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    Chapter 19
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    Is it not probable that the Brahmins were the first legislators of the earth, the first philosophers, the first theologians?

    Do not the few monuments of ancient history which remain to us form a great presumption in their favour, since the first Greek philosophers went to them to learn mathematics, and since the most ancient curiosities collected by the emperors of China are all Indian?

    We will speak elsewhere of the "Shasta"; it is the first book of theology of the Brahmins, written about fifteen hundred years before their "Veidam," and anterior to all the other books.

    Their annals make no mention of any war undertaken by them at any time. The words for arms, to kill, to maim, are not to be found either in the fragments of the "Shasta" which we have, or in the "Ezourveidam," or in the "Cormoveidam." I can at least give the assurance that I did not see them in these last two collections: and what is still more singular is that the "Shasta" which speaks of a conspiracy in heaven, makes no mention of any war in the great peninsula enclosed between the Indus and the Ganges.

    The Hebrews, who were known so late, never name the Brahmins; they had no knowledge of India until after the conquests of Alexander, and their settling in Egypt, of which they had said so much evil. The name of India is to be found only in the Book of Esther, and in that of Job which was not Hebrew. One remarks a singular contrast between the sacred books of the Hebrews, and those of the Indians. The Indian books announce only peace and gentleness; they forbid the killing of animals: the Hebrew books speak only of killing, of the massacre of men and beasts; everything is slaughtered in the name of the Lord; it is quite another order of things.

    It is incontestably from the Brahmins that we hold the idea of the fall of the celestial beings in revolt against the Sovereign of nature; and it is from there probably that the Greeks drew the fable of the Titans. It is there also that the Jews at last took the idea of the revolt of Lucifer, in the first century of our era.

    How could these Indians suppose a revolt in heaven without having seen one on earth? Such a jump from human nature to divine nature is barely conceivable. Usually one goes from known to unknown.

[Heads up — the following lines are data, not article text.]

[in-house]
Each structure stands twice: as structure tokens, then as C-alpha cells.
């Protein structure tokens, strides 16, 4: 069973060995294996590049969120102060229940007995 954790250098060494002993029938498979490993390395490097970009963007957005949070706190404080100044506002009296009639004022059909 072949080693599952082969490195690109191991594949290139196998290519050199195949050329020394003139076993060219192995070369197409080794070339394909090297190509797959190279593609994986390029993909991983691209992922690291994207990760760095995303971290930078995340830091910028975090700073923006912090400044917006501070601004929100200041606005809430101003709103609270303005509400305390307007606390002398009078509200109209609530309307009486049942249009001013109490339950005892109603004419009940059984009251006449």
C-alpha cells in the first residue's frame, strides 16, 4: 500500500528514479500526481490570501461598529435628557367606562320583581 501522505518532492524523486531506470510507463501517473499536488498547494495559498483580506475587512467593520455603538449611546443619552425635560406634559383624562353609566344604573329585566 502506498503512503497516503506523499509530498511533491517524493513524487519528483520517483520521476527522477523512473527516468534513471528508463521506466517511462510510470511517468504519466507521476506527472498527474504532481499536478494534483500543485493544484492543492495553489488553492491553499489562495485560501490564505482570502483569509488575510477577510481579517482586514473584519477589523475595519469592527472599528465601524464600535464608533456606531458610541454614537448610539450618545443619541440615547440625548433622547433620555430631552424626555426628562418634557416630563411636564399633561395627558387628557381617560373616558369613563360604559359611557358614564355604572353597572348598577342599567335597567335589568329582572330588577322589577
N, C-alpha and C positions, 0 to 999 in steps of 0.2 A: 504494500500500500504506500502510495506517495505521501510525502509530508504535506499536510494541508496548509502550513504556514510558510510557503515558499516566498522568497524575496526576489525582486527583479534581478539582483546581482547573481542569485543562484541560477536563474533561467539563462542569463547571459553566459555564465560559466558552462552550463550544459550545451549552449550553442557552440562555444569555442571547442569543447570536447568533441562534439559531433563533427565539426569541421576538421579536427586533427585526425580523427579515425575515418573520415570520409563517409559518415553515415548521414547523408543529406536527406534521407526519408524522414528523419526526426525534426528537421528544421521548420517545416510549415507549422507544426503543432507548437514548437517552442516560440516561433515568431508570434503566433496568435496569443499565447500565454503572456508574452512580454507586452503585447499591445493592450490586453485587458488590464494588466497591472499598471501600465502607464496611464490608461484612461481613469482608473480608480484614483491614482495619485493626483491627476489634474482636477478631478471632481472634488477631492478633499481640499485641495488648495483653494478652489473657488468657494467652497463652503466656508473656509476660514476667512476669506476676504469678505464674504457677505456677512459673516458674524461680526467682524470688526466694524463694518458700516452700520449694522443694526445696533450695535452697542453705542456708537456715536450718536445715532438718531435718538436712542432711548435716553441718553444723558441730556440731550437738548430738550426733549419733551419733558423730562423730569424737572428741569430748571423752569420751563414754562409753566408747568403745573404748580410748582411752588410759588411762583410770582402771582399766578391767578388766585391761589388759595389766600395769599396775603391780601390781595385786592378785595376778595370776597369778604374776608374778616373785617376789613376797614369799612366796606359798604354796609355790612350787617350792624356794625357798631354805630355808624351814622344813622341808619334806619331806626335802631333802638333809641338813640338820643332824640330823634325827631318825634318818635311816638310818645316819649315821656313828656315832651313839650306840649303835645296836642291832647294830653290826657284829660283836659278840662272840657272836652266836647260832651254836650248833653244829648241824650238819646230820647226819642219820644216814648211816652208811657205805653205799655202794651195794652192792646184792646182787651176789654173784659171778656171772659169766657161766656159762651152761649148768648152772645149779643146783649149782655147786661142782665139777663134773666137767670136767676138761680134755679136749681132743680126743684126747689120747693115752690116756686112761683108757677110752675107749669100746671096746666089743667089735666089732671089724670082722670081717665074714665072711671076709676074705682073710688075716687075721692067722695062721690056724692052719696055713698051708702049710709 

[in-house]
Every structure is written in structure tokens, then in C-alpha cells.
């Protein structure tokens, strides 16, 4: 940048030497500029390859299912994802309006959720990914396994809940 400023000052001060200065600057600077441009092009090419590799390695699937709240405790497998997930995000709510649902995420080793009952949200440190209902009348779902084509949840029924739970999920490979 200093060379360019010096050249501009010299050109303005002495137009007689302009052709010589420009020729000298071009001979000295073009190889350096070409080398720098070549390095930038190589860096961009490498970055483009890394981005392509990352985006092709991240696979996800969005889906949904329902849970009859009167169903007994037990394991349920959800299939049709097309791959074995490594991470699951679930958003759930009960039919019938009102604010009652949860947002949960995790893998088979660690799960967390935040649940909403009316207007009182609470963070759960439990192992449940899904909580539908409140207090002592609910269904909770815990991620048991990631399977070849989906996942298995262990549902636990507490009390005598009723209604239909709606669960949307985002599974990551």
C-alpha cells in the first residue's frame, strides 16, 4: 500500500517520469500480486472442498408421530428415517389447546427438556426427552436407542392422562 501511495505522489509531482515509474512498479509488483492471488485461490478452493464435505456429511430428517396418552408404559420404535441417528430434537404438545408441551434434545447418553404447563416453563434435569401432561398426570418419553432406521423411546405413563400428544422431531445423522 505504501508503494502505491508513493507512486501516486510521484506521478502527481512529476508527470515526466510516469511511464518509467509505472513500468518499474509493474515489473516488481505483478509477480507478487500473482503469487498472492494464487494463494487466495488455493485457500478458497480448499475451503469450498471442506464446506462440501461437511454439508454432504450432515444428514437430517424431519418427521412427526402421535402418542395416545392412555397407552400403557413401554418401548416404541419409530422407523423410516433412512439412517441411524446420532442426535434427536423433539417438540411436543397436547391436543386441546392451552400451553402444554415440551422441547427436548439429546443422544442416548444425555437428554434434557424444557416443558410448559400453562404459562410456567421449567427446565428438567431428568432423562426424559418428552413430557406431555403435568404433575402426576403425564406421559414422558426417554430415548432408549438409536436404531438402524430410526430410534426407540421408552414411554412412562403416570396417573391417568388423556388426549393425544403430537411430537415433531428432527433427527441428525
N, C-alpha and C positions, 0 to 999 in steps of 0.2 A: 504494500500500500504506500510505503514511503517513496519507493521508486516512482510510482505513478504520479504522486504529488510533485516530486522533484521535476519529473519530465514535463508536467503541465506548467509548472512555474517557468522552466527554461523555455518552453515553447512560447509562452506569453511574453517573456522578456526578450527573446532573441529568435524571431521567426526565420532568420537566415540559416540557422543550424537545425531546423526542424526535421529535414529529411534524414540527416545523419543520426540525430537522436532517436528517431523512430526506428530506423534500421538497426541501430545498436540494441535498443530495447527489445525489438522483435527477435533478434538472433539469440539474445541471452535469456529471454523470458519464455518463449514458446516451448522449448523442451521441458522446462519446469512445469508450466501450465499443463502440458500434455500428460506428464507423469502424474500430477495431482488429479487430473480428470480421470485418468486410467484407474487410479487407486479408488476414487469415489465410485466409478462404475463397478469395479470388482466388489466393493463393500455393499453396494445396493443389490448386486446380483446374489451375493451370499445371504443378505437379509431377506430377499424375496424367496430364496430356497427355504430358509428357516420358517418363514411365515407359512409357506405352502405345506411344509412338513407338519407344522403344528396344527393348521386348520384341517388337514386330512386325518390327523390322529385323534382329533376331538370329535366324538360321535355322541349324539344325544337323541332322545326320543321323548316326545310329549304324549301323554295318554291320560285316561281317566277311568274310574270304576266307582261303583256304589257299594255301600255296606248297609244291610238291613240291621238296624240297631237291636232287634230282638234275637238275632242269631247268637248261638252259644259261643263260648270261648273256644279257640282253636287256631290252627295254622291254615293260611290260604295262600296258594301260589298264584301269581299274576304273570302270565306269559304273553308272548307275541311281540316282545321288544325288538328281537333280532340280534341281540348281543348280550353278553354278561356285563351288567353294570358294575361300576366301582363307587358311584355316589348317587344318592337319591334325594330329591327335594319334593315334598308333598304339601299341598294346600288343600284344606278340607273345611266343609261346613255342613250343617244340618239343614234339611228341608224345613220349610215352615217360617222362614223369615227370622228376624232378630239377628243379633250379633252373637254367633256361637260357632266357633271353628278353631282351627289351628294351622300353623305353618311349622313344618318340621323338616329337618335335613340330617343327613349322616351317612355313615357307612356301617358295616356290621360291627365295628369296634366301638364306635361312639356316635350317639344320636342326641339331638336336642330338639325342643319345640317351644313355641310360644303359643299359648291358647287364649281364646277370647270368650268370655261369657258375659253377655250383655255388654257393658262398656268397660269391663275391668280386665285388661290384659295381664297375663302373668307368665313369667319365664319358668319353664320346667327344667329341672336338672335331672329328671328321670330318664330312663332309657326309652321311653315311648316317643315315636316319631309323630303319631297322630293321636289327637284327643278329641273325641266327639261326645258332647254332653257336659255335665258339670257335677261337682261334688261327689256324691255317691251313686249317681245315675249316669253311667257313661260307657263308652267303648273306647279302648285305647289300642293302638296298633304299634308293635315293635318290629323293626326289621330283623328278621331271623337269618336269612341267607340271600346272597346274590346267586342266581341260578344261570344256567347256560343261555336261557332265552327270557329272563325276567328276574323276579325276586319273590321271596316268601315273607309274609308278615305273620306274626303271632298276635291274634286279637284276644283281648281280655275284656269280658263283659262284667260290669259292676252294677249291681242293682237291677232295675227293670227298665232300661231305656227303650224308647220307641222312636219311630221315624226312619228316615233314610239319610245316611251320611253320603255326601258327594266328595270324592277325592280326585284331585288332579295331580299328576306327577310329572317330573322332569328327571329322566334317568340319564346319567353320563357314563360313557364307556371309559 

One does not imagine a war of giants until one has seen some men more robust than the others tyrannize over their fellows. The first Brahmins must either have experienced violent discords, or at least have seen them in heaven.

    It is a very astonishing phenomenon for a society of men who have never made war to have invented a species of war made in the imaginary spaces, or in a globe distant from ours, or in what is called the "firmament," the "empyrean." But it must be carefully observed that in this revolt of celestial beings against their Sovereign no blows were struck, no celestial blood flowed, no mountains hurled at the head, no angels cut in two, as in Milton's sublime and grotesque poem.

    According to the "Shasta," it is only a formal disobedience to the orders of the Most High, a cabal which God punishes by relegating the rebellious angels to a vast place of shadows called "Ondera" during the period of an entire mononthour. A mononthour is four hundred and twenty-six millions of our years. But God deigned to pardon the guilty after five thousand years, and their ondera was only a purgatory.

    He made "Mhurd" of them, men, and placed them in our globe on condition that they should not eat animals, and that they should not copulate with the males of their new species, under pain of returning to ondera.

    Those are the principal articles of the Brahmins' faith, which have lasted without interruption from immemorial times right to our day: it seems strange to us that among them it should be as grave a sin to eat a chicken as to commit sodomy.

    This is only a small part of the ancient cosmogony of the Brahmins. Their rites, their pagodas, prove that among them everything was allegorical; they still represent virtue beneath the emblem of a woman who has ten arms, and who combats ten mortal sins represented by monsters. Our missionaries have not failed to take this image of virtue for that of the devil, and to assure us that the devil is worshipped in India. We have never been among these people but to enrich ourselves and to calumniate them.

    Really we have forgotten a very essential thing in this little article on the Brahmins; it is that their sacred books are filled with contradictions. But the people do not know of them, and the doctors have solutions ready, figurative meanings, allegories, symbols, express declarations of Birma, Brahma and Vitsnou, which should close the mouths of all who reason.
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